4 years of age: My mommy can do anything!
8 years of age: My mom knows a whole lot!
12 years of age: My mother doesn’t really know quite everything.
14 years of age: Naturally, Mother doesn’t know that either.
16 years of age: Mother? She’s hopelessly old-fashioned.
18 years of age: That old woman? She’s way out of date!
25 years of age: Well, she might know a little bit about it.
35 years of age: Before we decide, let’s get Mom’s opinion.
45 years of age: I wonder what Mom would have thought about it?
President Abraham Lincoln once summoned an Army surgeon to the White House. The major assumed that he was to be commended for some exceptional work. During the conversation Mr. Lincoln asked the major about his widowed mother. “She is doing fine,” he responded.
“How do you know?” asked Lincoln. “You haven’t written her, but she has written me.” Lincoln continued, “She thinks that you are dead, and she is asking that a special effort be made to return your body.”
Mrs. Jones relaxed by reading her Bible each day. After observing this habit for several years, her 4-year-old daughter asked, “Aren’t you ever going to get finished reading that book?”
Source: 1001 Quotes, Illustrations, and Humorous Stories for Preachers, Teachers, and Writers, Edward K. Rowell
Somebody said that a
child is carried in its mother’s womb for nine months.
Somebody does not know that a child is carried in its mother’s heart forever.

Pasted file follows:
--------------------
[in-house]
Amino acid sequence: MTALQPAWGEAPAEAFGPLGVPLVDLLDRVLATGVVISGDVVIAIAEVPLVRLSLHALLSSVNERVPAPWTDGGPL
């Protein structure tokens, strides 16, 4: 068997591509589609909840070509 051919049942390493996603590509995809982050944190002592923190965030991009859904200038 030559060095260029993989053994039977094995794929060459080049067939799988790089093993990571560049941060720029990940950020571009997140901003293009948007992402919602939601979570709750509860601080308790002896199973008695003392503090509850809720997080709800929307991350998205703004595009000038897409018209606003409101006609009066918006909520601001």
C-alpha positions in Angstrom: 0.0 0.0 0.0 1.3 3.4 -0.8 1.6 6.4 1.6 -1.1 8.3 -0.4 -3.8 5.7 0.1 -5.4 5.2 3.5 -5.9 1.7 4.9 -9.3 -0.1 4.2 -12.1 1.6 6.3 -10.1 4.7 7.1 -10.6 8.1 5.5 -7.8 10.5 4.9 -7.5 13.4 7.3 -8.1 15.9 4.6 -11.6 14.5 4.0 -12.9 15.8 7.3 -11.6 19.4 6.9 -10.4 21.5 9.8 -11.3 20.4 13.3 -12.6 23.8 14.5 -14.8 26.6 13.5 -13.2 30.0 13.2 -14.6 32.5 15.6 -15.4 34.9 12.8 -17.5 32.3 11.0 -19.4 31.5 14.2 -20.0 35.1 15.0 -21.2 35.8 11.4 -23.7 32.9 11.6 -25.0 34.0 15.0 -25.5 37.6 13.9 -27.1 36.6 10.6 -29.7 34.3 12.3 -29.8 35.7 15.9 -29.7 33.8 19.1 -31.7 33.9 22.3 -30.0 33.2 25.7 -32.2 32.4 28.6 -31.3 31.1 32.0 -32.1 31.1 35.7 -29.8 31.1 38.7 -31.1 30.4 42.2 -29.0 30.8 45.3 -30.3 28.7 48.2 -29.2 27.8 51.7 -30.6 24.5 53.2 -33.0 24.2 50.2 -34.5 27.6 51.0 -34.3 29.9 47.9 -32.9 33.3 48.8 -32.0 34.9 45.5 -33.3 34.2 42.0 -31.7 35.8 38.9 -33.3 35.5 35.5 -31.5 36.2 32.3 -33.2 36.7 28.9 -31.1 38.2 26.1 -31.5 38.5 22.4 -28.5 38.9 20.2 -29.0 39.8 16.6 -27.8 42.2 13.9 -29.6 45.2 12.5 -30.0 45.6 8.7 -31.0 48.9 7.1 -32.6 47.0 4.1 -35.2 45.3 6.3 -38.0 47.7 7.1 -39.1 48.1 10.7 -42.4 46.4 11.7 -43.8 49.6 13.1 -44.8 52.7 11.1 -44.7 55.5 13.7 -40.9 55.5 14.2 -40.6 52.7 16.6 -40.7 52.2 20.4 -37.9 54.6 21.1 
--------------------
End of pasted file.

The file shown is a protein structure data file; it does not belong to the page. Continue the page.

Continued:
Somebody said it takes
about six weeks to get back to normal after you’ve had a baby.
Somebody doesn’t know that once you’re a mother, normal is history.
Somebody said you
learn how to be a mother by instinct.
Somebody never took a three-year-old shopping.
Somebody said being a
mother is boring.
Somebody never rode in a car driven by a teenager with a driver’s permit.
“Praying mothers are America’s greatest assets.”—Theodore Roosevelt
“A mother’s lap is the best place from which to launch a life.”—Sarah Hupp
“She’s someone who will listen to your problems until you are bored with them.”—Ellen Goodman
“No one is poor who had a godly mother.”—Abraham Lincoln
“Together is the most beautiful word in the dictionary outside of the word mother.”—Ralph Waldo Emerson (when speaking about the benefits of unity)
She said her
hands were ugly, and she tried to hide them, too.
But in God’s sight ‘twas different, for He knew what they could do.
They were busy
hands for Jesus—doing tasks for Him each day.
They washed and ironed and sewed and scrubbed in the most willing, cheerful way.
They kept a clean
and shining home. They cared for a family,
And did the humble, homely jobs in a manner sweet to see.
They were ready
to help others whenever there was a need.
And those ready, willing hands of hers were a source of help indeed.
A teacher asked a boy this question: “Suppose your mother baked a pie and there were seven of you—your parents and five children. What part of the pie would you get?”
“A sixth,” replied the boy.
“I’m afraid you don’t know your fractions,” said the teacher. “Remember, there are seven of you.”
“Yes, teacher,” said the boy, “but you don’t know my mother. Mother would say she didn’t want any pie.”
On August 16, 1987, Northwest Airlines flight 225 crashed just after taking off from the Detroit airport, killing 155 people. One survived: a four-year-old from Tempe, Arizona, named Cecelia. When rescuers found Cecelia they did not believe she had been on the plane. Investigators first assumed Cecelia had been a passenger in one of the cars on the highway onto which the airliner crashed. But when the passenger register for the flight was checked, there was Cecelia's name.